When I started PGPR in 2018, I had no idea it was going to be so popular. I quickly found myself with a waiting list more than four months long, which was no use for stressed-out students working on a deadline. Expanding the team has meant that we can offer much tighter turnarounds, which is good news for everyone.

  • Four eyes are better than two

There are times when it’s useful for a client to work with more than one proof-reader. For example, they might have a huge thesis with a turnaround time which is just too tight for one person to complete. If so, we can put several proof-readers on the case for you. Or a client’s supervisor might be giving feedback which conflicts with ours. When that happens, we can ask for a third opinion from another member of the PGPR team.


Two heads are better than one
 
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I hope this blog has calmed any concerns you might have had about working with my team. Of course, if you have any more questions, please do get in touch on info@postgradproofreader.co.uk and we will happily answer those queries for you.

To book a slot with one of PGPR’s excellent team, visit www.postgradproofreader.co.uk

Six Reasons You Should Work with a Proof-Reader

Finally, you have finished writing your paper and it’s ready to check over before you submit it. Well done!

Now you want to make sure that it’s absolutely perfect so you feel confident to send it off to a journal or your supervisor.   

Have you ever considered working with a professional proof-reader to get your fabulous paper looking flawless? Here are a few reasons why you might want to do just that…

1. Proof-readers are trained to catch tiny little details that you might just miss, even on the second or third read-through.

Before you decide to proof-read your own work, ask yourself:

Would you notice if you accidentally type two spaces instead of one?

What about getting the full stop in the right place in every single reference?

Does Microsoft Word notice that you have typed ‘affect’ instead of ‘effect’?

Mistakes like this reduce the quality of your article. You might have created the greatest piece of research known to humankind (we know you have!), but errors like this will make your paper seem unprofessional.

2. Automatic grammar checkers do not replace the eyes of a professional proof-reader.


You might want a robot to do your housework, but do you really want one checking your beautiful, human research?
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Algorithmic programmes such as Grammarly can sometimes pick up if a sentence does not read well, but they usually just check for grammatical or spelling errors. And quite often, such programmes get it wrong.

To make sure your paper has an impact, clarity is vital. Proof-readers can consider how your sentences, paragraphs and sections read as a whole, and advise you on any restructuring that needs to take place.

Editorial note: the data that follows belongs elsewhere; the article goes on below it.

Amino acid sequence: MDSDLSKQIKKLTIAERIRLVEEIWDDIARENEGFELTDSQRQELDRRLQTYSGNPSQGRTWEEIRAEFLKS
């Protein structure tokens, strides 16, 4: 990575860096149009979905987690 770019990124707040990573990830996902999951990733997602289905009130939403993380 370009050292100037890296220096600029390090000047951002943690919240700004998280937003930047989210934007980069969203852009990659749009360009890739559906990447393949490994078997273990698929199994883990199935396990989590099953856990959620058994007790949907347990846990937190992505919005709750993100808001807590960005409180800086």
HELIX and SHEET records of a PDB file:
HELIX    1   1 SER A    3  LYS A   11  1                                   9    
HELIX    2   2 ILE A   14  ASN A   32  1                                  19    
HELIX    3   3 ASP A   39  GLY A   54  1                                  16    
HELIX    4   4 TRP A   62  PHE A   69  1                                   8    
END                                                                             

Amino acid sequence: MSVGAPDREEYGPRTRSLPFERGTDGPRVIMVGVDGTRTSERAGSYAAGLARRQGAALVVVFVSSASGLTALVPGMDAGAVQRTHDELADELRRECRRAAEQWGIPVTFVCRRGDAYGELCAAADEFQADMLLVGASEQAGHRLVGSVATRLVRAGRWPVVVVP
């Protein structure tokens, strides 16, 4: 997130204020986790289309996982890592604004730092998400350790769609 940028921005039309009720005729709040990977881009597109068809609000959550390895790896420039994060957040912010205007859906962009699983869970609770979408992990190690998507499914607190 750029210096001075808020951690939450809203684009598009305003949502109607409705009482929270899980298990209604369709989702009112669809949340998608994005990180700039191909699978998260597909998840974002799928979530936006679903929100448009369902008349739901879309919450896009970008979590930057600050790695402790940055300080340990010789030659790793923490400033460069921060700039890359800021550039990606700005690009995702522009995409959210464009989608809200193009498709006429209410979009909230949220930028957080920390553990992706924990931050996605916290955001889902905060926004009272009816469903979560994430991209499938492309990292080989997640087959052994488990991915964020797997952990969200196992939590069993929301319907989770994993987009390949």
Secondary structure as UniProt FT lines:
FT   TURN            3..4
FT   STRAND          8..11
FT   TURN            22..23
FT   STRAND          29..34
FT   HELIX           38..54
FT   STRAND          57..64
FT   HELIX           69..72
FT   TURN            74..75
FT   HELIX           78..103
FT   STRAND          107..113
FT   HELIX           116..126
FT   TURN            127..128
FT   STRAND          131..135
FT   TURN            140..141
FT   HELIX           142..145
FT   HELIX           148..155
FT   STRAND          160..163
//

3. Proof-readers will pick up on anything that might be difficult for your reader to understand.

You have probably become so familiar with your research that it is easy to forget which points might not seem clear to your reader. If anything seems even slightly fuzzy, a professional proof-reader will query what you mean and help you to rewrite it in a way that will make sense to your audience.

4. Proof-readers will check your references and make sure you stick to your style guide.

You’ve slaved away over your APA reference list three times… but have you forgotten to italicise a book title? Or maybe you missed a comma after a full stop in the list of authors. Don’t let your blood boil over emboldened brackets! An eagle-eyed expert can check that everything in your references is in the right place.

The same goes for sticking to your style guide in the rest of your paper. Accidentally started a sentence with ‘37’ instead of ‘Thirty-seven’? No sweat! Your proof-reader has got it covered.

5. You will feel more relaxed when the paper is out of your hands.

You can be sure that after the proof-reader has finished, if they have no queries, the article is ready to submit. Working with a pro-proof-reader means you are not going to be marked down or rejected for formatting or language. So, that means no waking up in cold sweats worrying about whether you had formatted your literature review correctly!


Don’t you hate it when you have a nightmare about whether your paragraphs are too long?
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6. Proof-readers can help you express yourself more precisely if you struggle with English.

If you are dyslexic or English isn’t your first language, it can be difficult to express your ideas succinctly. This is where an expert proof-reader can really help. They can remove clunky phrases, cut sentences down, and replace words to make your paper read beautifully.

So, instead of tearing your hair out over the final readthrough, why not put your feet up and let the Post-Graduate Proof-Reader get your paper ready for submission? 


Get the superhuman eyes of a proof-reader all over your paper!